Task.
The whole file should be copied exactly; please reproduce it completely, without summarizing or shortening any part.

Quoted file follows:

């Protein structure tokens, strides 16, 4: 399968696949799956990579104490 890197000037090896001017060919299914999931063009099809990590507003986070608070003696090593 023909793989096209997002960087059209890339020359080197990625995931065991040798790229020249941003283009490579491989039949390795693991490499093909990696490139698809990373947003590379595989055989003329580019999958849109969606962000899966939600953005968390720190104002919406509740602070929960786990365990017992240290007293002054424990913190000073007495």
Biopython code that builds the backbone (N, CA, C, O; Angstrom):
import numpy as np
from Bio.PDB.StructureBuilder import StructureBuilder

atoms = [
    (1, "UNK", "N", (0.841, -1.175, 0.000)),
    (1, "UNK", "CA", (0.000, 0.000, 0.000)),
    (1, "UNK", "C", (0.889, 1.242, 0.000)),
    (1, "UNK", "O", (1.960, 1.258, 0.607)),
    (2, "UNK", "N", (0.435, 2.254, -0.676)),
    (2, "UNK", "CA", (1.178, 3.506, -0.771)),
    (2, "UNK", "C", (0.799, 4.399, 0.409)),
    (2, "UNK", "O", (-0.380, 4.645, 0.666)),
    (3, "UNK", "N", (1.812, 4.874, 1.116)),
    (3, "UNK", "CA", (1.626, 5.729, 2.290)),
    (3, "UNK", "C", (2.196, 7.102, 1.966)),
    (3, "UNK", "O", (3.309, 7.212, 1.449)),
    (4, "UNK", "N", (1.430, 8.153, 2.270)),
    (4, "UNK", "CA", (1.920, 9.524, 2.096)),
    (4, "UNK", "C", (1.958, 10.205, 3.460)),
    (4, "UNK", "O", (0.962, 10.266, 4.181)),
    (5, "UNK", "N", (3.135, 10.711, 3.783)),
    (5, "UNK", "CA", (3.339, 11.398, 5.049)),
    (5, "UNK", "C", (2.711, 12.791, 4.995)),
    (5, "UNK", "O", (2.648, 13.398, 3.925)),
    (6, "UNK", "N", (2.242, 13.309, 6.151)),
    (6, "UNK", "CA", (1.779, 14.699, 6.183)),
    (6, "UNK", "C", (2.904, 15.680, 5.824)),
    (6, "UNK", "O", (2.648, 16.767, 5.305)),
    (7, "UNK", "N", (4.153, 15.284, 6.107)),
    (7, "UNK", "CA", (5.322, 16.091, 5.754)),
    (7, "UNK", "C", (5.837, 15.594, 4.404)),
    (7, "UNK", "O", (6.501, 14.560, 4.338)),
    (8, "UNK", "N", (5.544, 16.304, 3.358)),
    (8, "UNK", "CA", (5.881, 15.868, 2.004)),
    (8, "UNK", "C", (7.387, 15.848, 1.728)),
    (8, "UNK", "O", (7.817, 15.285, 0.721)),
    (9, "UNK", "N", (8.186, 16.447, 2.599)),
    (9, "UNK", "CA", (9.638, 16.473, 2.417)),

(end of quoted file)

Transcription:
């Protein structure tokens, strides 16, 4: 399968696949799956990579104490 890197000037090896001017060919299914999931063009099809990590507003986070608070003696090593 023909793989096209997002960087059209890339020359080197990625995931065991040798790229020249941003283009490579491989039949390795693991490499093909990696490139698809990373947003590379595989055989003329580019999958849109969606962000899966939600953005968390720190104002919406509740602070929960786990365990017992240290007293002054424990913190000073007495």
Biopython code that builds the backbone (N, CA, C, O; Angstrom):
import numpy as np
from Bio.PDB.StructureBuilder import StructureBuilder

atoms = [
    (1, "UNK", "N", (0.841, -1.175, 0.000)),
    (1, "UNK", "CA", (0.000, 0.000, 0.000)),
    (1, "UNK", "C", (0.889, 1.242, 0.000)),
    (1, "UNK", "O", (1.960, 1.258, 0.607)),
    (2, "UNK", "N", (0.435, 2.254, -0.676)),
    (2, "UNK", "CA", (1.178, 3.506, -0.771)),
    (2, "UNK", "C", (0.799, 4.399, 0.409)),
    (2, "UNK", "O", (-0.380, 4.645, 0.666)),
    (3, "UNK", "N", (1.812, 4.874, 1.116)),
    (3, "UNK", "CA", (1.626, 5.729, 2.290)),
    (3, "UNK", "C", (2.196, 7.102, 1.966)),
    (3, "UNK", "O", (3.309, 7.212, 1.449)),
    (4, "UNK", "N", (1.430, 8.153, 2.270)),
    (4, "UNK", "CA", (1.920, 9.524, 2.096)),
    (4, "UNK", "C", (1.958, 10.205, 3.460)),
    (4, "UNK", "O", (0.962, 10.266, 4.181)),
    (5, "UNK", "N", (3.135, 10.711, 3.783)),
    (5, "UNK", "CA", (3.339, 11.398, 5.049)),
    (5, "UNK", "C", (2.711, 12.791, 4.995)),
    (5, "UNK", "O", (2.648, 13.398, 3.925)),
    (6, "UNK", "N", (2.242, 13.309, 6.151)),
    (6, "UNK", "CA", (1.779, 14.699, 6.183)),
    (6, "UNK", "C", (2.904, 15.680, 5.824)),
    (6, "UNK", "O", (2.648, 16.767, 5.305)),
    (7, "UNK", "N", (4.153, 15.284, 6.107)),
    (7, "UNK", "CA", (5.322, 16.091, 5.754)),
    (7, "UNK", "C", (5.837, 15.594, 4.404)),
    (7, "UNK", "O", (6.501, 14.560, 4.338)),
    (8, "UNK", "N", (5.544, 16.304, 3.358)),
    (8, "UNK", "CA", (5.881, 15.868, 2.004)),
    (8, "UNK", "C", (7.387, 15.848, 1.728)),
    (8, "UNK", "O", (7.817, 15.285, 0.721)),
    (9, "UNK", "N", (8.186, 16.447, 2.599)),
    (9, "UNK", "CA", (9.638, 16.473, 2.417)),